In the words of Judge Daniel Leddy: In any other legal context, he would have been called "Christopher", or "Chris," or "the child" or the "the boy."

However, when the South Carolina Supreme Court affirmed his conviction and 30 year jail term in an adult prison, its lengthy opinion referred to him only as "Pittman," his last name, just as it would have if, on that tragic day six years ago, he had been a full-fledged adult instead of a psychiatrically-impaired 12- year-old-child.

Christopher Pittman came to live with his beloved paternal grandparents after his chaotic home life in Florida drove him to attempt suicide, an act that led to his commitment to a psychiatric facility. Upon his release, a South Carolina physician switched his medication to Zoloft, an antidepressant not recommended for use by children.

According to two highly qualified expert witnesses who testified at his trial, Christopher was "involuntarily intoxicated" on Zoloft and exhibiting psychotic features when he shot his grandparents to death in their bed on Nov. 28, 2001.

Christopher was taken into custody by Deputy Lucinda McKellar who, after informing him of his Miranda rights, induced the isolated little boy to purportedly waive his constitutional rights and confess to the killings. Incredibly, there was no recording made of the interrogation.

The ensuing murder charges against Christopher could have been heard in Family Court, a salutary, confidential forum whose focus would have been on providing him with the rehabilitative services he desperately needed.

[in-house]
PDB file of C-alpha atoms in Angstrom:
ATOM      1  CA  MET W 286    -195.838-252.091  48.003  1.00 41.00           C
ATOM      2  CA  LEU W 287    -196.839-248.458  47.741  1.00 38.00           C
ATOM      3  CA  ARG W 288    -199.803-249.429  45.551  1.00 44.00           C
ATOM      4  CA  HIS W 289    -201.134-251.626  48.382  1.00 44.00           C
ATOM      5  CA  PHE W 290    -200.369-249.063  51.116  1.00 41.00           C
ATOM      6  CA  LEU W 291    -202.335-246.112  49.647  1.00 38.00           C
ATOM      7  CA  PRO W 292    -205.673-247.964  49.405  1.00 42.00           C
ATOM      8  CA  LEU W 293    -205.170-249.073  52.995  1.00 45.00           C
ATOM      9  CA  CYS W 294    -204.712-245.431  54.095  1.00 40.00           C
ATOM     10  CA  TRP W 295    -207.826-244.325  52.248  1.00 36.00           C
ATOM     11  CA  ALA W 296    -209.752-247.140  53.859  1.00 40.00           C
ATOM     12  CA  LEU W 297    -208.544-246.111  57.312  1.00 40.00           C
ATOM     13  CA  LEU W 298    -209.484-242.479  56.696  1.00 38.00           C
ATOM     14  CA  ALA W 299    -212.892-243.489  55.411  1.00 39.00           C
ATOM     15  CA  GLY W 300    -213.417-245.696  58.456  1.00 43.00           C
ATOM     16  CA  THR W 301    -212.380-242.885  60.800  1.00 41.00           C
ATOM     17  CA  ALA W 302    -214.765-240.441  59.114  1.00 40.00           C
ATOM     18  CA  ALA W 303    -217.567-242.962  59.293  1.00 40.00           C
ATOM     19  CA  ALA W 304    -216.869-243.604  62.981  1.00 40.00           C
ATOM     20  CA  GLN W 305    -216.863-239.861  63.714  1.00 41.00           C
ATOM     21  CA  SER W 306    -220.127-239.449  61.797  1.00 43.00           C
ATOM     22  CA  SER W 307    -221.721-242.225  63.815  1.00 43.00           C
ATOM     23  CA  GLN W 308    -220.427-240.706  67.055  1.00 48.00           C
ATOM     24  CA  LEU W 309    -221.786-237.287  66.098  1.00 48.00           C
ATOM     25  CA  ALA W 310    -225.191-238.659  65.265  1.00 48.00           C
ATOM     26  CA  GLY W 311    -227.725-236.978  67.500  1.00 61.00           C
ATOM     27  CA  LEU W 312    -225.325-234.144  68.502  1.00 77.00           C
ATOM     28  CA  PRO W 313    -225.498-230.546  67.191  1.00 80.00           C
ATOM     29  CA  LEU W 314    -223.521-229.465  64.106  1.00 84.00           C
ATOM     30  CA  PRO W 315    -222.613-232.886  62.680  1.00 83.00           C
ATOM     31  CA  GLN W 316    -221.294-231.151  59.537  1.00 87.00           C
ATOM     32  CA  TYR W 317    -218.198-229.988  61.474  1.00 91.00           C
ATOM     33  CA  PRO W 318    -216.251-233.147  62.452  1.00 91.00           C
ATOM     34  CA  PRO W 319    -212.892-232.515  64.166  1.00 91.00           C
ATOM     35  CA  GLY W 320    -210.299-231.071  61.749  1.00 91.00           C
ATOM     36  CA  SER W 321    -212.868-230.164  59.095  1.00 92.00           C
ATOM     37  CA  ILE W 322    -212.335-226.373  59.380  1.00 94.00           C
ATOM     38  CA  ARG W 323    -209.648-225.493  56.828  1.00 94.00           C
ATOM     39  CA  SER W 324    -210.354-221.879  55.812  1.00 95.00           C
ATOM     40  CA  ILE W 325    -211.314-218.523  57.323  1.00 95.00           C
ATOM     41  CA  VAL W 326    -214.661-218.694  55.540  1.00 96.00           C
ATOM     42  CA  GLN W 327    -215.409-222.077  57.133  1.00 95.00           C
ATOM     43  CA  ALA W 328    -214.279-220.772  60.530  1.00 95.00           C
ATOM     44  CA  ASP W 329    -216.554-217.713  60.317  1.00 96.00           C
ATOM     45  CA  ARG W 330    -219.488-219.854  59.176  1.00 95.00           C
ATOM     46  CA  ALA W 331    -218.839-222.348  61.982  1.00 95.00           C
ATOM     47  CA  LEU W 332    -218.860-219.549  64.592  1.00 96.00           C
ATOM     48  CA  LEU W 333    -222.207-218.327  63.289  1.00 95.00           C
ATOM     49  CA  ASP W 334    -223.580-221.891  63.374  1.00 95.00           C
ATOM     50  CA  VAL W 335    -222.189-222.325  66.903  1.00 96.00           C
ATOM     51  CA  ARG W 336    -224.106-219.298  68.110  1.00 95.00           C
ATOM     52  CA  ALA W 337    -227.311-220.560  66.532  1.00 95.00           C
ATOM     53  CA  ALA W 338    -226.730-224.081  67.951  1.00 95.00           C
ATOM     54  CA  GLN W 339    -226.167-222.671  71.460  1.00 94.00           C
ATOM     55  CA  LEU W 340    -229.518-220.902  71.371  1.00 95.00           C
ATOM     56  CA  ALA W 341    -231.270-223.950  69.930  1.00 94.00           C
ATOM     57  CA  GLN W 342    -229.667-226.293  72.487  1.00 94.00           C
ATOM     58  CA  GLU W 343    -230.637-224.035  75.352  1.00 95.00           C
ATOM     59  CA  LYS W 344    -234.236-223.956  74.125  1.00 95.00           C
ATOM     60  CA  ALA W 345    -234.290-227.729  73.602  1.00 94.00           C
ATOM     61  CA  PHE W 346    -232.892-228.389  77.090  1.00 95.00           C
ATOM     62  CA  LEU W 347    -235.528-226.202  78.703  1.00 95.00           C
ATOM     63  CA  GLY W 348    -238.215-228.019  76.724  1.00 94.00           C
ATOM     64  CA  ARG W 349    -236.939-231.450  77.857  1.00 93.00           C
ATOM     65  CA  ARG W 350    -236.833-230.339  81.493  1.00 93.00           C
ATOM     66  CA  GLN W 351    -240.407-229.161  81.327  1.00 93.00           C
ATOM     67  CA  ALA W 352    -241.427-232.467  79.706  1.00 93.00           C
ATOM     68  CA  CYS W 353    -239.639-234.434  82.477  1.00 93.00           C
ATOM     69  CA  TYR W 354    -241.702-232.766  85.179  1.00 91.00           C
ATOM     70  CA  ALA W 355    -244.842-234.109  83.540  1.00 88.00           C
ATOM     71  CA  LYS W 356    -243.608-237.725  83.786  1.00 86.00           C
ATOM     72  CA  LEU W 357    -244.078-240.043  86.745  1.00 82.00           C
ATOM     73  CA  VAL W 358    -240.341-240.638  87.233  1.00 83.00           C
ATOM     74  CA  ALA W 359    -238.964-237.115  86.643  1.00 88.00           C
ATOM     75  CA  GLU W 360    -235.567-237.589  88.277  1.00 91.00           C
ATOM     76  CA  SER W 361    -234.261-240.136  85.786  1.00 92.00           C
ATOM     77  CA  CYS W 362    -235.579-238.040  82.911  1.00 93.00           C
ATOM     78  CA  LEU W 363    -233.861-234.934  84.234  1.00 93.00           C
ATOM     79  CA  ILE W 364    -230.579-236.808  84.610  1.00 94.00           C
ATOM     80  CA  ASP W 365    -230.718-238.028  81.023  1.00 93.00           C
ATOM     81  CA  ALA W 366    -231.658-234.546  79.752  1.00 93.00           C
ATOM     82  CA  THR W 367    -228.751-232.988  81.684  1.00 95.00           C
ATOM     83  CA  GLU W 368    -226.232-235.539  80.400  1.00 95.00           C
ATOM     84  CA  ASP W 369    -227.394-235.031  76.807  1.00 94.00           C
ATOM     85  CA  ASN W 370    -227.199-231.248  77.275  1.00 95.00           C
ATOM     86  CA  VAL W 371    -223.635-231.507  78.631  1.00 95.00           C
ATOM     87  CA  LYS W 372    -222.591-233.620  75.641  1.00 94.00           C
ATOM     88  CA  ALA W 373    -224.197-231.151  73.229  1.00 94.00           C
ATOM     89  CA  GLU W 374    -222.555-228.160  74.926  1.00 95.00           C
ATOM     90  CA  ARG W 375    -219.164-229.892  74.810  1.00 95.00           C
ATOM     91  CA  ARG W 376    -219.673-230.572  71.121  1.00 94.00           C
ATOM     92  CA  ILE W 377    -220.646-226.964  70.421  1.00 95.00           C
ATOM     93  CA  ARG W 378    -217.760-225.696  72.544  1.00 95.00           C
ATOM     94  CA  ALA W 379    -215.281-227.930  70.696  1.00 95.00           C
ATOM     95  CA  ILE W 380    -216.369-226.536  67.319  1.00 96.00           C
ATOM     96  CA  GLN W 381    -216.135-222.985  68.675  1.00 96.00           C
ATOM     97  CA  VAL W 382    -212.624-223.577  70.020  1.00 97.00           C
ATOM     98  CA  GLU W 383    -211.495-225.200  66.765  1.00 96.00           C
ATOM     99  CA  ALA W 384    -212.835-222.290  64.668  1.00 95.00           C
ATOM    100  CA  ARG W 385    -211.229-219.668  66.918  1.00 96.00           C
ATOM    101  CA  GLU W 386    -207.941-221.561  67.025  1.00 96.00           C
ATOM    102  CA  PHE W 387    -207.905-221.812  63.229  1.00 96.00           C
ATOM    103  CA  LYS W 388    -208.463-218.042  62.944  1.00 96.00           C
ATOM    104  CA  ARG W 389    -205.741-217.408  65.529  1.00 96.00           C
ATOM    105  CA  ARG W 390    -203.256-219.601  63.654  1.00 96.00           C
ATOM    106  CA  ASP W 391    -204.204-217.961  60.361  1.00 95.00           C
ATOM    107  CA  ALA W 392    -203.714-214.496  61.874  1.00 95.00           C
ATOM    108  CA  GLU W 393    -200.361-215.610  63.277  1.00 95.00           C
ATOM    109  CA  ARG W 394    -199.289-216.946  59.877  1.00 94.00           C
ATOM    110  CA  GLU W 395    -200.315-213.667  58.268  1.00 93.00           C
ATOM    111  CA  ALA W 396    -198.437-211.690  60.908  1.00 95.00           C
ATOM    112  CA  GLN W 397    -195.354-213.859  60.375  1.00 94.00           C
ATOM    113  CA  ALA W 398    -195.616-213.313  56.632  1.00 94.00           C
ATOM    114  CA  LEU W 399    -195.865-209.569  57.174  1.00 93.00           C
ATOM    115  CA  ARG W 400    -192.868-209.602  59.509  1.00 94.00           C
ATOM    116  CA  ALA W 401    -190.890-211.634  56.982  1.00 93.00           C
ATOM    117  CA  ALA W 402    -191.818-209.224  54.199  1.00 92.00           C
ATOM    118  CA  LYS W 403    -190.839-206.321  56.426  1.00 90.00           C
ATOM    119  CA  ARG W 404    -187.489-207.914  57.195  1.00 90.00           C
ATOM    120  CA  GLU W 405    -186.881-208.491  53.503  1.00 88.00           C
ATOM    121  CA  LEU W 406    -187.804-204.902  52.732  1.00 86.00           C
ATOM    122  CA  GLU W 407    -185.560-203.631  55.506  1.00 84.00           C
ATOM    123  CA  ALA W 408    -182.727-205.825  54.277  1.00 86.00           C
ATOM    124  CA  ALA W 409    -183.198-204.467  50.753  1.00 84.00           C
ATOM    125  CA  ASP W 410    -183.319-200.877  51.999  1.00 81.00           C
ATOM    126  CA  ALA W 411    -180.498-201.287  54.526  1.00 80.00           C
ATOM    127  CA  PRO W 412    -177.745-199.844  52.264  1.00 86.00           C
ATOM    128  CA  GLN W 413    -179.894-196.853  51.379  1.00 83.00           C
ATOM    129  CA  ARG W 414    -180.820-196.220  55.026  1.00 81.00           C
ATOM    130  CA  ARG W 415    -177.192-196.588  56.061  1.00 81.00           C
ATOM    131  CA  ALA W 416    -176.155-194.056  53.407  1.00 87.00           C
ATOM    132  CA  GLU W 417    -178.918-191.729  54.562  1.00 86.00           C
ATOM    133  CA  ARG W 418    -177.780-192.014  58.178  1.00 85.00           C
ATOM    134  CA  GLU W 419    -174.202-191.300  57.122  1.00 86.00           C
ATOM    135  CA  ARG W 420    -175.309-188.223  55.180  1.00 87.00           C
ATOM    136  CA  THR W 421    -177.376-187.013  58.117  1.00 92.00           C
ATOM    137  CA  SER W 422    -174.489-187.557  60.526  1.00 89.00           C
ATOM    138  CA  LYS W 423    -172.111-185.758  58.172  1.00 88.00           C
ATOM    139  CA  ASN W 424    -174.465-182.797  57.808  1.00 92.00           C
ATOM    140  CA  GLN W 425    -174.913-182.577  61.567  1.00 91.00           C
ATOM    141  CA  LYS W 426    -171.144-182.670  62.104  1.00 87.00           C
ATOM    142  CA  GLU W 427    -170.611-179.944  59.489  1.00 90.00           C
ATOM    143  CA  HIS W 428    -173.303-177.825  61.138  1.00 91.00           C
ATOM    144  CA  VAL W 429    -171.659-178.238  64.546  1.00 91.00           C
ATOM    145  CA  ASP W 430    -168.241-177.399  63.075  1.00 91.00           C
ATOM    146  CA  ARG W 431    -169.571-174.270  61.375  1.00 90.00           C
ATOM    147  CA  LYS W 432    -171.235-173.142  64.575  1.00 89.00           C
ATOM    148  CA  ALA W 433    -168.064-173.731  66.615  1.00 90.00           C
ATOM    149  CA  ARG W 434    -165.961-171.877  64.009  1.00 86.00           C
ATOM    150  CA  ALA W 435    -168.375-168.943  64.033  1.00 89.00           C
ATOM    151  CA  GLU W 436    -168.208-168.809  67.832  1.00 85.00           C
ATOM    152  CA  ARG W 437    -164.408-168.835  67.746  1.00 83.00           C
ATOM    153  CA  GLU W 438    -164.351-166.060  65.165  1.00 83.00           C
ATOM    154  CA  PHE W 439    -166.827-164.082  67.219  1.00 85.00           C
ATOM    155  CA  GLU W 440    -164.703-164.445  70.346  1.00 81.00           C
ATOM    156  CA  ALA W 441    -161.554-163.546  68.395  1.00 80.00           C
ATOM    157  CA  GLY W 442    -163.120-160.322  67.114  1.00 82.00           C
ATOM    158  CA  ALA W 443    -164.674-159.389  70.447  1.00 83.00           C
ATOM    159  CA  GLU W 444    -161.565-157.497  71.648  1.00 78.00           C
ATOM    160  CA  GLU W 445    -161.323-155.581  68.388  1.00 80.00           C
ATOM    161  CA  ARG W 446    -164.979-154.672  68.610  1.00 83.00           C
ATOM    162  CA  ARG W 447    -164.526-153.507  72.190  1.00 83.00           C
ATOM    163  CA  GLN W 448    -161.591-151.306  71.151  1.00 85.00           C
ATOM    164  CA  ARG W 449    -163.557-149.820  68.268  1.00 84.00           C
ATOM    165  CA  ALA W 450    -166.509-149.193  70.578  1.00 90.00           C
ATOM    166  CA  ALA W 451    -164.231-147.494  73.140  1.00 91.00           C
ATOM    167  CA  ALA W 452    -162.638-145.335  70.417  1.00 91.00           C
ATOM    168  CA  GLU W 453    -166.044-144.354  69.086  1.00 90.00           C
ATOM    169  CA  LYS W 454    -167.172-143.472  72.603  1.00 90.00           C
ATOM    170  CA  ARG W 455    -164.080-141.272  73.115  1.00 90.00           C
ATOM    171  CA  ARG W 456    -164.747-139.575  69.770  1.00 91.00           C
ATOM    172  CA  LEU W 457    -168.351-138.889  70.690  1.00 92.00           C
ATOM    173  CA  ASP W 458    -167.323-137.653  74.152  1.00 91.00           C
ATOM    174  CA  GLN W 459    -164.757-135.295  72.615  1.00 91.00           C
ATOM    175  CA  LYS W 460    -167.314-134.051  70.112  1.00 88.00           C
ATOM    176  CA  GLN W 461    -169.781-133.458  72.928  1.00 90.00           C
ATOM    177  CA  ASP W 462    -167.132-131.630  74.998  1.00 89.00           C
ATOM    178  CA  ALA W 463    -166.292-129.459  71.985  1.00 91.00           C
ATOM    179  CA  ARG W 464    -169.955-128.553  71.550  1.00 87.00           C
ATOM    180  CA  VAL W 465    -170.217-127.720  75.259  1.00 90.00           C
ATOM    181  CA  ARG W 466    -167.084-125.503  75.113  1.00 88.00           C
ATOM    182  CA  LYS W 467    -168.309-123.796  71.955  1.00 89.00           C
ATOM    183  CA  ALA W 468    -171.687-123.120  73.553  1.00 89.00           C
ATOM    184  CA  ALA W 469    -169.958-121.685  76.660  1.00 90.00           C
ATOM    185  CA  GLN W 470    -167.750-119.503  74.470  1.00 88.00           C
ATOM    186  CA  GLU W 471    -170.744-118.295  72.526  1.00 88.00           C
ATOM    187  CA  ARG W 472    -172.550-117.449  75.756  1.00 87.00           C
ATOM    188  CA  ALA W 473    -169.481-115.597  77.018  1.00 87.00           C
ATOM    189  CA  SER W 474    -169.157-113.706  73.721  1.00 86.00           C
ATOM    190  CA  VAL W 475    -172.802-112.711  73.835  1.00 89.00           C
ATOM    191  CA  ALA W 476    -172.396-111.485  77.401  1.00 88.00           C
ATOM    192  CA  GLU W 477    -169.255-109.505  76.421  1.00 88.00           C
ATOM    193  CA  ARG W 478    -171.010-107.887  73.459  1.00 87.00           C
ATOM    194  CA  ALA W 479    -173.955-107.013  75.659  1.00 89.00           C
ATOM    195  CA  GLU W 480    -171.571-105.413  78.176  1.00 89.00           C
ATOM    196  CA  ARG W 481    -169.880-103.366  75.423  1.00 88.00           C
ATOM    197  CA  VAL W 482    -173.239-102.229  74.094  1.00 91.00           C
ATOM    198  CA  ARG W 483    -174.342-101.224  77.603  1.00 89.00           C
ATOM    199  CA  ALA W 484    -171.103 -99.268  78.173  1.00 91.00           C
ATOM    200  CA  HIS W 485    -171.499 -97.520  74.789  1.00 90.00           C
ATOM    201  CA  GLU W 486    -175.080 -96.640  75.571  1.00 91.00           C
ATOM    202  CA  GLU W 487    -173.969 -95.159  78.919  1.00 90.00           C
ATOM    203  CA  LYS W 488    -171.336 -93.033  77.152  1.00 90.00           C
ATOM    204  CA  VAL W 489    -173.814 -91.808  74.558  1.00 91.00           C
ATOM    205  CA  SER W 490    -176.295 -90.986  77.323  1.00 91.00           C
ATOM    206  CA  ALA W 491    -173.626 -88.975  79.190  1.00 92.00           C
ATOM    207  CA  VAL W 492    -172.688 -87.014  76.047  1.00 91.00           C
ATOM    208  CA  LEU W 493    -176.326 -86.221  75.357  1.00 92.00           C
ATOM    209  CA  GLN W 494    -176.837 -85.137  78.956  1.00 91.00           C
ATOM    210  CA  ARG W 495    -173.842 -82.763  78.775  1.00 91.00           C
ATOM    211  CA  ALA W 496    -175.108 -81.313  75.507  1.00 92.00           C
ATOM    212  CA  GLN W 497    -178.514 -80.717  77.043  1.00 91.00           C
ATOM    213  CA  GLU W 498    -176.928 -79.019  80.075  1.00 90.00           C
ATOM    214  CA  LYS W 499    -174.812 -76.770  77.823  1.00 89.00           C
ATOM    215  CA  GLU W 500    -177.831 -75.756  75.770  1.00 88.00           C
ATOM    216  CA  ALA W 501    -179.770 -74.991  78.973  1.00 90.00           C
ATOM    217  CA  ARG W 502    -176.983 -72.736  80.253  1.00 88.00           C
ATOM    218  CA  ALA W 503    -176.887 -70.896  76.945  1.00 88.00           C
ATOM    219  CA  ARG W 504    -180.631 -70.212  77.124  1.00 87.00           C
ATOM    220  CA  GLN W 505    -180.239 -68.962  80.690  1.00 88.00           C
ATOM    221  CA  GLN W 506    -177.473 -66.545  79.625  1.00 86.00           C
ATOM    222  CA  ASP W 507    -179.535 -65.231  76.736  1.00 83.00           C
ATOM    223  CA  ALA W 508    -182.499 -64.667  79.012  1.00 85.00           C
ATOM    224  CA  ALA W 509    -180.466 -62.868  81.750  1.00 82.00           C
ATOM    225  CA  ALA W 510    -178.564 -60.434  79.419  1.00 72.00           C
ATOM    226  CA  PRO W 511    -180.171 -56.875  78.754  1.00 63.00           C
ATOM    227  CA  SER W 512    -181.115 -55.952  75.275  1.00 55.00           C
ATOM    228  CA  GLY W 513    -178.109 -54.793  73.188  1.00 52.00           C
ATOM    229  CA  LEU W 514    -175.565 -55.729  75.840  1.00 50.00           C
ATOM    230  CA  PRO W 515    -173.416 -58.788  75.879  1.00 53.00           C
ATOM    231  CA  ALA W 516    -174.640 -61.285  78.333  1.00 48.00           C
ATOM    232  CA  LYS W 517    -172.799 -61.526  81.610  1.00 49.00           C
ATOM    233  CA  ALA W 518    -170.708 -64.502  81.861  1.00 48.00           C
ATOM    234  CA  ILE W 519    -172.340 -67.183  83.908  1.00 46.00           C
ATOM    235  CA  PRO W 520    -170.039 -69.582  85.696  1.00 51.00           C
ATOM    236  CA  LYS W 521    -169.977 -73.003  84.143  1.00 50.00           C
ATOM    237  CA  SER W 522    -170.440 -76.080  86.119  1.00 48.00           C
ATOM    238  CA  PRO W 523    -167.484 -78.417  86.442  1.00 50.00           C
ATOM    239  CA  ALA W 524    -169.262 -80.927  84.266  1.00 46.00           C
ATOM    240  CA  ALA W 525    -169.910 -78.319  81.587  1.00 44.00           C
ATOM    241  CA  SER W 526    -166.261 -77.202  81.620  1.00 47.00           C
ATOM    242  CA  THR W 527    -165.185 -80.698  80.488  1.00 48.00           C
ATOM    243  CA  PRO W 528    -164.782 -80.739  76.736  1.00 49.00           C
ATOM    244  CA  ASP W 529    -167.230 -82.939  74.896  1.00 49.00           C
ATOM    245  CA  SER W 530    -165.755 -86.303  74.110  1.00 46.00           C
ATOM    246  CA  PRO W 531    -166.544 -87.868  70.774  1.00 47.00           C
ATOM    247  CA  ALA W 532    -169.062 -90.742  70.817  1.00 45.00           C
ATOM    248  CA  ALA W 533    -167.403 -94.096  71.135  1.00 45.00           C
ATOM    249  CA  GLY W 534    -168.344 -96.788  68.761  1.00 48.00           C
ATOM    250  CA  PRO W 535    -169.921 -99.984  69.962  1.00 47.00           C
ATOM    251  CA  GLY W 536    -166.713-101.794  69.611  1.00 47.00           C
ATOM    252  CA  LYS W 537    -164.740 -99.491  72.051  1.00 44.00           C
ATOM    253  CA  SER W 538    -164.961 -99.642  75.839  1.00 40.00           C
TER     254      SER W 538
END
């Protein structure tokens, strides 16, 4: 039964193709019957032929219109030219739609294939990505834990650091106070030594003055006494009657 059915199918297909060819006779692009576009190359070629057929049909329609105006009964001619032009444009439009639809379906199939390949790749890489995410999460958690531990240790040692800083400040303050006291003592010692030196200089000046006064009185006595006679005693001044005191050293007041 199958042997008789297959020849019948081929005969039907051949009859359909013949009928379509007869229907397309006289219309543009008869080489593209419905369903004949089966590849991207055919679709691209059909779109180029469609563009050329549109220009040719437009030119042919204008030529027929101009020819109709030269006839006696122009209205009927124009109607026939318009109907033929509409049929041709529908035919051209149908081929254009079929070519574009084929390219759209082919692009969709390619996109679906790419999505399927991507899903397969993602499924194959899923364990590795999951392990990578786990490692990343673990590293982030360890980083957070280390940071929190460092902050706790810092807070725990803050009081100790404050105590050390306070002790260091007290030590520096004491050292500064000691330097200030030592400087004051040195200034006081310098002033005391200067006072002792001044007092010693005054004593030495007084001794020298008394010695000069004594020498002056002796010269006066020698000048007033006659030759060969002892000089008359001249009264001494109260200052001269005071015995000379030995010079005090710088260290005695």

Unfortunately, but all too typically these days, yahoo prosecutors were utterly indifferent to the child's plight.

So they vigorously objected to the Family Court's adjudicating the case just as they vehemently opposed a defense request that reasonable bail be set. Lacking the judicial courage required in this terrible time for America's kids, the court sided with prosecutors on both matters.

Christopher thus remained in custody for well over three years before being brought to trial, an unconscionable delay.

After the jury convicted him -- a result that should have surprised nobody --Christopher's aunt, Melinda Pittman Rector, whose parents were the deceased victims, told the presiding judge that her mother and father would have been pleading on Christopher's behalf because "That was not my nephew that night. He was a good kid."

Under South Carolina law, however, the mandatory minimum sentence was 30 years in jail and that was the sentence meted out by the court for the psychiatrically induced, totally-out-of-character behavior of an emotionally disturbed 12-year-old child.